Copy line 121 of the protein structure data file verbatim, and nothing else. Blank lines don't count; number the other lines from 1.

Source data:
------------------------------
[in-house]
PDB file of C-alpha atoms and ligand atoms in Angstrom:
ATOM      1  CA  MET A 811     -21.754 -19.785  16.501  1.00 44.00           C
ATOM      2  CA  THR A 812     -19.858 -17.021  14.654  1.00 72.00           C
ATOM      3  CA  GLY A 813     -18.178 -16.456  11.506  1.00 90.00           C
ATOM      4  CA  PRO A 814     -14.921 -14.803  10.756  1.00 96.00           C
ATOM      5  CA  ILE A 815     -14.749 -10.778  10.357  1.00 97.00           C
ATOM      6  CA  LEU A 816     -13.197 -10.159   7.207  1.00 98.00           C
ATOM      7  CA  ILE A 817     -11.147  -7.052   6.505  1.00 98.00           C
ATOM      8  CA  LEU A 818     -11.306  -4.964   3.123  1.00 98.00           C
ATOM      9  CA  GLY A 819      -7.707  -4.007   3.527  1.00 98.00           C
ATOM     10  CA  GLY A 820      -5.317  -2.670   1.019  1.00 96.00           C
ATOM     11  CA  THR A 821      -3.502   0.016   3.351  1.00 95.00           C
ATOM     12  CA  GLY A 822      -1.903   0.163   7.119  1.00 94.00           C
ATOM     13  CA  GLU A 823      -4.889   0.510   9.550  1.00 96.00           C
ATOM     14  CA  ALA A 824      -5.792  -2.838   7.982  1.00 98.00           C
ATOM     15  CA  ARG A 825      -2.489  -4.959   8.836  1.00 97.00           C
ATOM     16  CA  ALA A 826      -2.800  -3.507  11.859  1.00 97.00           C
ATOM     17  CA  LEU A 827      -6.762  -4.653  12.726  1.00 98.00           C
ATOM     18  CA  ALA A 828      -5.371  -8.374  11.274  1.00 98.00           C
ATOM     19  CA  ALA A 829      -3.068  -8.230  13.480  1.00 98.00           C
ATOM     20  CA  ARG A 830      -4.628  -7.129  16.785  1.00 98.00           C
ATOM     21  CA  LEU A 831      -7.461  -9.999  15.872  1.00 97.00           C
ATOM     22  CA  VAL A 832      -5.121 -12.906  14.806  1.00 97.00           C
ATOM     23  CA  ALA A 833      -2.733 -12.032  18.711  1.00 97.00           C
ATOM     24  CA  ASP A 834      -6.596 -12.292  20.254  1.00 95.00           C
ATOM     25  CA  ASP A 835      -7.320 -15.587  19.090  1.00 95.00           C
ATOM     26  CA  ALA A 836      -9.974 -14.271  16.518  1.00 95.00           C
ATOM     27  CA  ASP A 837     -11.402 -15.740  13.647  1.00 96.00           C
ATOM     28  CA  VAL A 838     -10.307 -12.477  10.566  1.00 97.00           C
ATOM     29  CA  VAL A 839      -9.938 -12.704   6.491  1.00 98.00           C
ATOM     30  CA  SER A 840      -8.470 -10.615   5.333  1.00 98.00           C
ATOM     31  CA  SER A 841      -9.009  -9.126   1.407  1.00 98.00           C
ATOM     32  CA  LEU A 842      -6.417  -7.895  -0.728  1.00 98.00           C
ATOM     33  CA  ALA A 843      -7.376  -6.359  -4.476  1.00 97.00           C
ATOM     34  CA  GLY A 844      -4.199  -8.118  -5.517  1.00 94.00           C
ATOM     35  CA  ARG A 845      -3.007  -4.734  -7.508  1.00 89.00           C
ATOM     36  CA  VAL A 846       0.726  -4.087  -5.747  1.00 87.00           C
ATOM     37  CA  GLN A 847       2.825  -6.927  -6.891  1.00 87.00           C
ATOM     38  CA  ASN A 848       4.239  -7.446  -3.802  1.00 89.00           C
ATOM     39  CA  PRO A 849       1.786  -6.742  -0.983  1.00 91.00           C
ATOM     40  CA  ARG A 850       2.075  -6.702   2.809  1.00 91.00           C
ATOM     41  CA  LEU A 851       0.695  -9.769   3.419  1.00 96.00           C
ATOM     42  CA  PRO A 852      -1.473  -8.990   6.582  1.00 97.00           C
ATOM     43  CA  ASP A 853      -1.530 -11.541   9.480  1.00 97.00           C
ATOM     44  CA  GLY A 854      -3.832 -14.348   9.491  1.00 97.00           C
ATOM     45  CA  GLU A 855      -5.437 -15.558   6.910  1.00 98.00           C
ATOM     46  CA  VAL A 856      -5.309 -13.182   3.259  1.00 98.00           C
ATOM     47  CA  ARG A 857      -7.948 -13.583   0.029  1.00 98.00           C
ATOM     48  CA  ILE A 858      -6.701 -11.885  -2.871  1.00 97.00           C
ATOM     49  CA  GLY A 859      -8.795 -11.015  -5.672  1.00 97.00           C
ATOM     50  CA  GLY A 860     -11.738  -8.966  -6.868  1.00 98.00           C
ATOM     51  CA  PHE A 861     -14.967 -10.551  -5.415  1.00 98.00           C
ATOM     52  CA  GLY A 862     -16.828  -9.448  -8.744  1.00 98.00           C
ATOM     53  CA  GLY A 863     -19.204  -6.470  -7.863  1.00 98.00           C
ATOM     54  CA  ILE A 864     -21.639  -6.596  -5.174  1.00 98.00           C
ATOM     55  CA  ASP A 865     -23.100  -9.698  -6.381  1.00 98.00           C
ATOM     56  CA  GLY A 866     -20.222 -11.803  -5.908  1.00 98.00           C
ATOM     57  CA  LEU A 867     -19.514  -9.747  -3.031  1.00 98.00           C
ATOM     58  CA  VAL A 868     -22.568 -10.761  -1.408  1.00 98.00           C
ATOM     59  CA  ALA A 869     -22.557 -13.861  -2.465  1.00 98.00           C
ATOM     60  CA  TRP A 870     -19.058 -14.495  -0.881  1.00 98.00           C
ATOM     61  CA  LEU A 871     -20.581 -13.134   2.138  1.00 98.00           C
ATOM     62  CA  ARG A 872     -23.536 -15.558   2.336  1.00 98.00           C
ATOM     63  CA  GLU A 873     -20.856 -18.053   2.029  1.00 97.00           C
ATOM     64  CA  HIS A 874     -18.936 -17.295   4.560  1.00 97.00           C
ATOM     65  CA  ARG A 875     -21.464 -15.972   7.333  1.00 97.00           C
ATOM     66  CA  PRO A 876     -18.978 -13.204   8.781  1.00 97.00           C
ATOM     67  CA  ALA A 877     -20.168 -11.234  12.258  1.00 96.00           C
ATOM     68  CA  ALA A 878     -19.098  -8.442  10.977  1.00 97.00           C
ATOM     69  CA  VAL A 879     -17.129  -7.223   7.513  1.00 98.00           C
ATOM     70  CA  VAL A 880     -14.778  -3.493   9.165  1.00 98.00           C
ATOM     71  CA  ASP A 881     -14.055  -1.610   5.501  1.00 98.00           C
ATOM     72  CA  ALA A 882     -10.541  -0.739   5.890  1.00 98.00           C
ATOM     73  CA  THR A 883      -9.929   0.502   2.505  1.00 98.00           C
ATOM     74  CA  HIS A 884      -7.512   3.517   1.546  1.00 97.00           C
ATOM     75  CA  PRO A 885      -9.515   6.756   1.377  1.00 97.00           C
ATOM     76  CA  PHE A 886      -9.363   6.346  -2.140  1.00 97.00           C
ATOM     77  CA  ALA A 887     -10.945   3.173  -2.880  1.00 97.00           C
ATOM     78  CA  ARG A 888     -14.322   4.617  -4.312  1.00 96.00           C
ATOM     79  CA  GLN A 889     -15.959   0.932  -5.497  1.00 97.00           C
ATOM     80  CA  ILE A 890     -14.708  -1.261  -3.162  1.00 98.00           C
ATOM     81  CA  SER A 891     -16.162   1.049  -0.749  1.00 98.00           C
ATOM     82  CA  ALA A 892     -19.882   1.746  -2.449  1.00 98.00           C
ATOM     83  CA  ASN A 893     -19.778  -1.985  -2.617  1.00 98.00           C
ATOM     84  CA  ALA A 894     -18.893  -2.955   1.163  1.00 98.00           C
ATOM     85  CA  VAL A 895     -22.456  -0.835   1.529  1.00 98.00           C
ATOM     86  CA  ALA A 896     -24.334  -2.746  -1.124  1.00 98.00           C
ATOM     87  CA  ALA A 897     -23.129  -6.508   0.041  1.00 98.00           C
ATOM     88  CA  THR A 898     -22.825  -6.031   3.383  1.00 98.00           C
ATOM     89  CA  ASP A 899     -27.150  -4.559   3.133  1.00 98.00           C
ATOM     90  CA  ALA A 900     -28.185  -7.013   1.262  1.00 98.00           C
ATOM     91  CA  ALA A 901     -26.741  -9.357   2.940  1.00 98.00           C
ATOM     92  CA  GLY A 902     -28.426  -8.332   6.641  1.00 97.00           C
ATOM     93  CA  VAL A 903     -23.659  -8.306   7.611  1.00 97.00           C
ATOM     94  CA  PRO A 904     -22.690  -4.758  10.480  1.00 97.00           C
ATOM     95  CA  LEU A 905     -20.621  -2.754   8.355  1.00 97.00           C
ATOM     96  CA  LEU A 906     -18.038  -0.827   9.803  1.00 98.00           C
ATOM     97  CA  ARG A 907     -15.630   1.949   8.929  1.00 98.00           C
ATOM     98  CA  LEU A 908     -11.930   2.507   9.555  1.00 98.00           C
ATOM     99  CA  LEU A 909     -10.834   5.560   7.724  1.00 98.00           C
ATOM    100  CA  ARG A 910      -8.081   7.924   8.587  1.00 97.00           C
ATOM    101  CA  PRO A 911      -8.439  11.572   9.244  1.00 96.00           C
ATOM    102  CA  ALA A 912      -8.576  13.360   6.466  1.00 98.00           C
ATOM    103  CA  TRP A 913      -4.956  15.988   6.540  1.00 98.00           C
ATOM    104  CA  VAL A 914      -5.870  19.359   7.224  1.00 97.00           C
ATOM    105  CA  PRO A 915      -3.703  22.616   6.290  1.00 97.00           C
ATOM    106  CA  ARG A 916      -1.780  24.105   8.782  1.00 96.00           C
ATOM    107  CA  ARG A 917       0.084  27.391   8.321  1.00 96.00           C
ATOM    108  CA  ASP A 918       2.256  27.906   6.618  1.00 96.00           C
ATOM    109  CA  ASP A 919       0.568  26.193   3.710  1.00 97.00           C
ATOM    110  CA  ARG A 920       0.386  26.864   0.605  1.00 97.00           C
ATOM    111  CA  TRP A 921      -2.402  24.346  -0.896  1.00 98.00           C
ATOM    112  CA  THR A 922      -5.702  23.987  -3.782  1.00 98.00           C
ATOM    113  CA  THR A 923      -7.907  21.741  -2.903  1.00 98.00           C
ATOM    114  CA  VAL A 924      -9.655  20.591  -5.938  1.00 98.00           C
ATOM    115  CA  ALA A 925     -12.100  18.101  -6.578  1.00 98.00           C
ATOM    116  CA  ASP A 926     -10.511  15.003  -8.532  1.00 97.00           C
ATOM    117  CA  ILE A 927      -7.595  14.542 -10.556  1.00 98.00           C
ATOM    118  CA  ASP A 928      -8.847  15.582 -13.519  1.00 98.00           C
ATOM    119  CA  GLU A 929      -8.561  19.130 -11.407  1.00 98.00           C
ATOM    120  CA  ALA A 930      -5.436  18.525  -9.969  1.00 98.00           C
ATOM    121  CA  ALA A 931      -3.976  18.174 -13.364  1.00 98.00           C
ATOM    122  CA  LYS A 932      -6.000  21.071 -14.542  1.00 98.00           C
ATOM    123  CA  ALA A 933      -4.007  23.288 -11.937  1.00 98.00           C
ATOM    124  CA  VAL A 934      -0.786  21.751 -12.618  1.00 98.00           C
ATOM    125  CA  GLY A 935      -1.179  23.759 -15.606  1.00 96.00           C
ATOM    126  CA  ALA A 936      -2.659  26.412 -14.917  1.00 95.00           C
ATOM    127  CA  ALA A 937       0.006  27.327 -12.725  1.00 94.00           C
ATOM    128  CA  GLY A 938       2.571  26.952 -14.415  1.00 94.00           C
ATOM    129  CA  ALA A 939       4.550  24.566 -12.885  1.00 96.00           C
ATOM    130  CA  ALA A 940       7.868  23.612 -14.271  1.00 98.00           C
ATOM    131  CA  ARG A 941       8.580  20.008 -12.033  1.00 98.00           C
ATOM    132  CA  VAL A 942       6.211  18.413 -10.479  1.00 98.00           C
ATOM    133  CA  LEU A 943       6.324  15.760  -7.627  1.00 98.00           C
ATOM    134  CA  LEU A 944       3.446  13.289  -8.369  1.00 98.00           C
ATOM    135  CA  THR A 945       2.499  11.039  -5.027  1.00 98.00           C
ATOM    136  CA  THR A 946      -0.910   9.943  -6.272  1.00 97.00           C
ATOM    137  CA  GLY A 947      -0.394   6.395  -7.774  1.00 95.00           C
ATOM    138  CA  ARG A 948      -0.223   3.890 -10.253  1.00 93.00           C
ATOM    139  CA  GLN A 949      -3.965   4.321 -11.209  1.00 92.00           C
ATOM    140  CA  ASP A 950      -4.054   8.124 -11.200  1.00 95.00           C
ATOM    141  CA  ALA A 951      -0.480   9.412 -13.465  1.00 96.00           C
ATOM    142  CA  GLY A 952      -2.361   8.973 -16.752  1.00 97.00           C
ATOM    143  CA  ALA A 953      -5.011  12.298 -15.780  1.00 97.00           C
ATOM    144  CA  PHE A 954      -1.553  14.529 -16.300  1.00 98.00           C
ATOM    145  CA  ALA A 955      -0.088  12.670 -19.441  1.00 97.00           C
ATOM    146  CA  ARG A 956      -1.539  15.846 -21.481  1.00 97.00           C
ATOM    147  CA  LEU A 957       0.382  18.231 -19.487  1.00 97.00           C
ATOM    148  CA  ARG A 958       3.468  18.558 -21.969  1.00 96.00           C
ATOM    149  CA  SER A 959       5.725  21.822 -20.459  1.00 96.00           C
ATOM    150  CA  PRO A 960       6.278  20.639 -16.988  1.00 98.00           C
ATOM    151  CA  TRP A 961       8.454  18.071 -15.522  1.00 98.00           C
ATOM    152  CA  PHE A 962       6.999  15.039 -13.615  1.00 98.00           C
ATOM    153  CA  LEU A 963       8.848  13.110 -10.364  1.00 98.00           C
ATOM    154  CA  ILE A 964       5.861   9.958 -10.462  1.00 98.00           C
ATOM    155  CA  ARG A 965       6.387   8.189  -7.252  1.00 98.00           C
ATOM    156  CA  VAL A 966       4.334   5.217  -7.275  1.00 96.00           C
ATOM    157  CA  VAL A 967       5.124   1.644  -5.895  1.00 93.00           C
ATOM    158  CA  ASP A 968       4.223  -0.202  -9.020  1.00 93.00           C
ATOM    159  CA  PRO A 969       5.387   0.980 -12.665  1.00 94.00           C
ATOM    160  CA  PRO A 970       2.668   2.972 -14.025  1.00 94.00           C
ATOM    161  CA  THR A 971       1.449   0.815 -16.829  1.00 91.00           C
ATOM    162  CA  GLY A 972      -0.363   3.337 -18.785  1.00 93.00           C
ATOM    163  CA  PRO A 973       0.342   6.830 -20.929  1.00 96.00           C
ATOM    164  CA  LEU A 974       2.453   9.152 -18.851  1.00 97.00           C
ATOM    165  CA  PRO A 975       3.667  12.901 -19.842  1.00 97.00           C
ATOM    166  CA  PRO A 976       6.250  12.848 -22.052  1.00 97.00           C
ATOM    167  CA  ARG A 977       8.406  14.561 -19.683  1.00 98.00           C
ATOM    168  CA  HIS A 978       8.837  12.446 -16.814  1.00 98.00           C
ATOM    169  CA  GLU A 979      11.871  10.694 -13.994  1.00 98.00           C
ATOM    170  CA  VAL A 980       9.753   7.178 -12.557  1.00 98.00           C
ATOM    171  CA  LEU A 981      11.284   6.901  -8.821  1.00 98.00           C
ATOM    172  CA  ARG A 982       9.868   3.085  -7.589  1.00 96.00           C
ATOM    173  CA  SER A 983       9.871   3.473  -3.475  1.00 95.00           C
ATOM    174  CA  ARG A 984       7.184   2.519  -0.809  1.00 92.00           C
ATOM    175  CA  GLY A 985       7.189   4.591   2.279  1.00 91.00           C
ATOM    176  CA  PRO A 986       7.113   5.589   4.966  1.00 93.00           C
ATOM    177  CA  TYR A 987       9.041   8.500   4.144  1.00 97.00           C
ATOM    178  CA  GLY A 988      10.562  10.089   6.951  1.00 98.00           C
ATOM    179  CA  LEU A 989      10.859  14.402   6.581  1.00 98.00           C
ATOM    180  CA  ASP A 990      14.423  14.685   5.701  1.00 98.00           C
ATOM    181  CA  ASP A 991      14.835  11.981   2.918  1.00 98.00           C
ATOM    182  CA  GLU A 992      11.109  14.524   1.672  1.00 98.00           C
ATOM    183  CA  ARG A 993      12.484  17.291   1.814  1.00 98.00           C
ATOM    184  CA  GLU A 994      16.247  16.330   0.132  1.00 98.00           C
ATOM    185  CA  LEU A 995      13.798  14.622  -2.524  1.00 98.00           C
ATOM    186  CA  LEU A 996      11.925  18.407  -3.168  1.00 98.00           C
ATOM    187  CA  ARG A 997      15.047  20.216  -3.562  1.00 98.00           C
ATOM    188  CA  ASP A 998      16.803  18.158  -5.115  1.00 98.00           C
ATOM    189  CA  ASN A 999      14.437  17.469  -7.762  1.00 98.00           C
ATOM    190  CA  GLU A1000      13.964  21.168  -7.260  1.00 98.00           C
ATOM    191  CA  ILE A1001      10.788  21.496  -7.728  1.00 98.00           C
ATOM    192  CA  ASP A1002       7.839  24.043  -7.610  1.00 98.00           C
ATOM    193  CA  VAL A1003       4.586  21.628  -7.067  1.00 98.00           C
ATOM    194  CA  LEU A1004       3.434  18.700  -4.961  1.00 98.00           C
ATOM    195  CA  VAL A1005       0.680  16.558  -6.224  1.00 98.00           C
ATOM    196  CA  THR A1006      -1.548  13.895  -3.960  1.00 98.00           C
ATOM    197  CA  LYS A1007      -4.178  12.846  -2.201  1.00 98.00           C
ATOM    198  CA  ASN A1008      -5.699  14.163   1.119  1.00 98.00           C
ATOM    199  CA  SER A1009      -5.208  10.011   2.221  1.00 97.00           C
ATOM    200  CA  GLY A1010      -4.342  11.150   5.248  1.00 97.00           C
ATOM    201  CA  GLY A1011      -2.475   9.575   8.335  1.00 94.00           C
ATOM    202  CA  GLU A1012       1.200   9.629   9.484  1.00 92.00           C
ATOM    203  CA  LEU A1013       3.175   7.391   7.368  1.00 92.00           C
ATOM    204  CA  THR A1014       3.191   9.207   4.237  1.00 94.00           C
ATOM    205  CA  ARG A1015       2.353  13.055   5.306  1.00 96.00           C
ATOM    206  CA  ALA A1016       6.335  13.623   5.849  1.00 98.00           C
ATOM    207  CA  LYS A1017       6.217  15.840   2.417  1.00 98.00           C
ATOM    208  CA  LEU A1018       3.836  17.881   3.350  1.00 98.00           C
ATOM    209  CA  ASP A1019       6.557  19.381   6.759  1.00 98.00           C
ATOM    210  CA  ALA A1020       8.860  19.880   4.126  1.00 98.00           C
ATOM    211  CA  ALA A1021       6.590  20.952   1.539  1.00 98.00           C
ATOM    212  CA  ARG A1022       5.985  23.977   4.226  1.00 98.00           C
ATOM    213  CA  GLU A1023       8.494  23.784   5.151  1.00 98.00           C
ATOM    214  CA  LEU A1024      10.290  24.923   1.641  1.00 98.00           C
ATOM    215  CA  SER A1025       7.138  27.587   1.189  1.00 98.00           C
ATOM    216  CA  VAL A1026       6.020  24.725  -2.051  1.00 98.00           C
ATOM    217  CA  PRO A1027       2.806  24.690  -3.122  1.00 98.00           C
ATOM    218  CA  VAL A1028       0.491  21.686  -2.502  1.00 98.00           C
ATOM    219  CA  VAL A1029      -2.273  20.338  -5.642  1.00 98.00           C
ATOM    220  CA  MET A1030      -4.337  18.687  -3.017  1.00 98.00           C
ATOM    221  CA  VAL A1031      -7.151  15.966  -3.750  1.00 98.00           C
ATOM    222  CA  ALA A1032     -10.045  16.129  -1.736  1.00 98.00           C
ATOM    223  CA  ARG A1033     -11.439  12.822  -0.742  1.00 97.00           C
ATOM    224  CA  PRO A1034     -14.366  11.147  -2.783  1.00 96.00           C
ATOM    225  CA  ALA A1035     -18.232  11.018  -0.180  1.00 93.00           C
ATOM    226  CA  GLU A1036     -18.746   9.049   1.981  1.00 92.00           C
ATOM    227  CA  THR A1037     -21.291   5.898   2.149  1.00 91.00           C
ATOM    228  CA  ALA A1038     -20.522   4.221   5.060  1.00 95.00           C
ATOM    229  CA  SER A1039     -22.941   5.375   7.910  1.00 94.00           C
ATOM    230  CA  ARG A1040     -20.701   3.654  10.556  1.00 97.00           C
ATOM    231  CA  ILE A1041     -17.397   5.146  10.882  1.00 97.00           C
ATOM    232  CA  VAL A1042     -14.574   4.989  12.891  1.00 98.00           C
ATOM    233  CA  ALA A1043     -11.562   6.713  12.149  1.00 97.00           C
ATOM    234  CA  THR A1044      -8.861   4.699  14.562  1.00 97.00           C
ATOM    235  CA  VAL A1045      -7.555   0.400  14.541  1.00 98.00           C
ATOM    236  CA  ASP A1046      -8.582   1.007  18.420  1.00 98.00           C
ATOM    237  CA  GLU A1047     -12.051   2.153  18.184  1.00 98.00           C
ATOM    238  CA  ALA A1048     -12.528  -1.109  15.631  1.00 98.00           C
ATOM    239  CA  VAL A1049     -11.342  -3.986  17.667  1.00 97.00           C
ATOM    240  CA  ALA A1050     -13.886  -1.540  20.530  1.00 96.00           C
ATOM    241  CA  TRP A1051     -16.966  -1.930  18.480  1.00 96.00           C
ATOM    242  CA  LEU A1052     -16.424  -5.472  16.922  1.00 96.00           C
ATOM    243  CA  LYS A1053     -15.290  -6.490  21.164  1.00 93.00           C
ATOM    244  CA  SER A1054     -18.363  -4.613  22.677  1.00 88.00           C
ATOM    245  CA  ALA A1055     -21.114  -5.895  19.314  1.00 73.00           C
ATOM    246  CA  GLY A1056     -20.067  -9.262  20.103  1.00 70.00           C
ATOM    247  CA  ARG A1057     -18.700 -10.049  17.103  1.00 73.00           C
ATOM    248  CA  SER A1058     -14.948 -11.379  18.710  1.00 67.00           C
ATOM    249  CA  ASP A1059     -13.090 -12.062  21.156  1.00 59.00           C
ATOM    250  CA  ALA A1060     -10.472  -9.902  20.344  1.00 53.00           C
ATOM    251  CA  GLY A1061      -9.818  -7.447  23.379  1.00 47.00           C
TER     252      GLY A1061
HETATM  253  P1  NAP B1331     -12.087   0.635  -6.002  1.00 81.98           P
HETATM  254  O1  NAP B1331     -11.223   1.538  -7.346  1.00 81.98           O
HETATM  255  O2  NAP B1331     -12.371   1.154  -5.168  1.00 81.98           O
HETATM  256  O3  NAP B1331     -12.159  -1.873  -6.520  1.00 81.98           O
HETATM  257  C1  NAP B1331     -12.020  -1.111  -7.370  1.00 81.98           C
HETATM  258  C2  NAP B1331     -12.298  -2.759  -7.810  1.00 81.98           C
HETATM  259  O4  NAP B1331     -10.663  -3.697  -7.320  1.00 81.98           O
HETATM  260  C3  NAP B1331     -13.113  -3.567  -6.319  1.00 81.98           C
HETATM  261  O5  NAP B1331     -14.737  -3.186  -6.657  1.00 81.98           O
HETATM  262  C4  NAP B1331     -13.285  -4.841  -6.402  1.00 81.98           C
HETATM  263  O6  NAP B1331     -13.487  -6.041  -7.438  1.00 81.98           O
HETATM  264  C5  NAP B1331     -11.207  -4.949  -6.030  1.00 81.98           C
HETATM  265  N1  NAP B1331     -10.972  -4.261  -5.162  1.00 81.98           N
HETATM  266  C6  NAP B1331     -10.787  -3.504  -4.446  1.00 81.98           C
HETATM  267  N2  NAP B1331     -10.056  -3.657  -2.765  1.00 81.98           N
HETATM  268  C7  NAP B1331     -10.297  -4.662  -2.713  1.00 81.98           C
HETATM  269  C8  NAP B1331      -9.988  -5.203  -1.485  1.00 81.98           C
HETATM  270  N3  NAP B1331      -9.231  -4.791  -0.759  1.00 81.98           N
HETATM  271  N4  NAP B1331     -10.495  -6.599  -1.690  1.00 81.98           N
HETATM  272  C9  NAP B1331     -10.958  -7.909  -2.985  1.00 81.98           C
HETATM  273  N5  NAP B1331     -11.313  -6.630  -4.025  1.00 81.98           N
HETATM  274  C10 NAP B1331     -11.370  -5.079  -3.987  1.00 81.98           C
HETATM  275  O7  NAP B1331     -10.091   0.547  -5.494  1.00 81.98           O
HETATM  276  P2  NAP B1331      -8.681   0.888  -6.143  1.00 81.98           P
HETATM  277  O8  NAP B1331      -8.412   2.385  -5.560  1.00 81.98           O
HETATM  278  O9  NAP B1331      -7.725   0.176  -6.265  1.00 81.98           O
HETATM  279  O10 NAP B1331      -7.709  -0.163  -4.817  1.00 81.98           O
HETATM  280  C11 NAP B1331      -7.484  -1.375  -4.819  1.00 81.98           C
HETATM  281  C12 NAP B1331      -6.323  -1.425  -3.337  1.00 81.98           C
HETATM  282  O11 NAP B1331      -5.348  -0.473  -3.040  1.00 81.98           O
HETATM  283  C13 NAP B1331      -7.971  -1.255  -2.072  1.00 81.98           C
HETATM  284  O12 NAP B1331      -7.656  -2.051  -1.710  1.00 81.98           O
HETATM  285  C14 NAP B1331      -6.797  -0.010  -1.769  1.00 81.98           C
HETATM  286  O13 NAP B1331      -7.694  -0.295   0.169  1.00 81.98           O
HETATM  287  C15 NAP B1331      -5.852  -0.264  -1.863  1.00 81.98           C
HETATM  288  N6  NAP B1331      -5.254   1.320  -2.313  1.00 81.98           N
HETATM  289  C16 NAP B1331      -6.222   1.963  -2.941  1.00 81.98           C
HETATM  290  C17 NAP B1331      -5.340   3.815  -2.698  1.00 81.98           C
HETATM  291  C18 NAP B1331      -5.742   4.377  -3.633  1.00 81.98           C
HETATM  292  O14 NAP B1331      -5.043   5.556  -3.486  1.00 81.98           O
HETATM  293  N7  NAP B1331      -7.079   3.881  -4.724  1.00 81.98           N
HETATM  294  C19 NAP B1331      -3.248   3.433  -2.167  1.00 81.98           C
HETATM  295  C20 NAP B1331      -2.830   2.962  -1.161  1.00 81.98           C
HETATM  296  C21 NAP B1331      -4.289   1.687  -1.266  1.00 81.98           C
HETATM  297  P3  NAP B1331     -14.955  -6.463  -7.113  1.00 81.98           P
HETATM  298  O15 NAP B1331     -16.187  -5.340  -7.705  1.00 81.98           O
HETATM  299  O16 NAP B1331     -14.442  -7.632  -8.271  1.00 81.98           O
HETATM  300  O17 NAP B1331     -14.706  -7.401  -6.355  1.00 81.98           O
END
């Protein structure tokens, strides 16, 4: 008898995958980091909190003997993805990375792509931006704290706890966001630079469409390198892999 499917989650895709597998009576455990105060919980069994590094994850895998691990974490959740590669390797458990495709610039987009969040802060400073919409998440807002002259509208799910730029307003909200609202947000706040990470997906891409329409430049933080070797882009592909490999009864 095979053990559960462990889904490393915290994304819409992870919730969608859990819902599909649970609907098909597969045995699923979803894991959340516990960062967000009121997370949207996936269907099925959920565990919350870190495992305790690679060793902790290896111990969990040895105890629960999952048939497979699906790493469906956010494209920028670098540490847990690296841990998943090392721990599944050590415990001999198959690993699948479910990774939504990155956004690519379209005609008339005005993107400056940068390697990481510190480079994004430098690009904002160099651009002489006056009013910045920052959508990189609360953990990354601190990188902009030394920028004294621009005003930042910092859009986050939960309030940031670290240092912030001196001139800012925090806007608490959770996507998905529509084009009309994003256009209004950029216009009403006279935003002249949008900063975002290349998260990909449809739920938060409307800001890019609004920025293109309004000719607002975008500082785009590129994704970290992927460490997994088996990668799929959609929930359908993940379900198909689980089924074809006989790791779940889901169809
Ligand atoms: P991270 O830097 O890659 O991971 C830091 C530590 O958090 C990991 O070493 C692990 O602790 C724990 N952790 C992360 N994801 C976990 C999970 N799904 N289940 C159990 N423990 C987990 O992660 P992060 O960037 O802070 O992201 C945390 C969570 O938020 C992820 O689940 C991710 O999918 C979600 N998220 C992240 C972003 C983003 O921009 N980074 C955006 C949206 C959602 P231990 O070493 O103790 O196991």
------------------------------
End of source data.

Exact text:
ATOM    119  CA  GLU A 929      -8.561  19.130 -11.407  1.00 98.00           C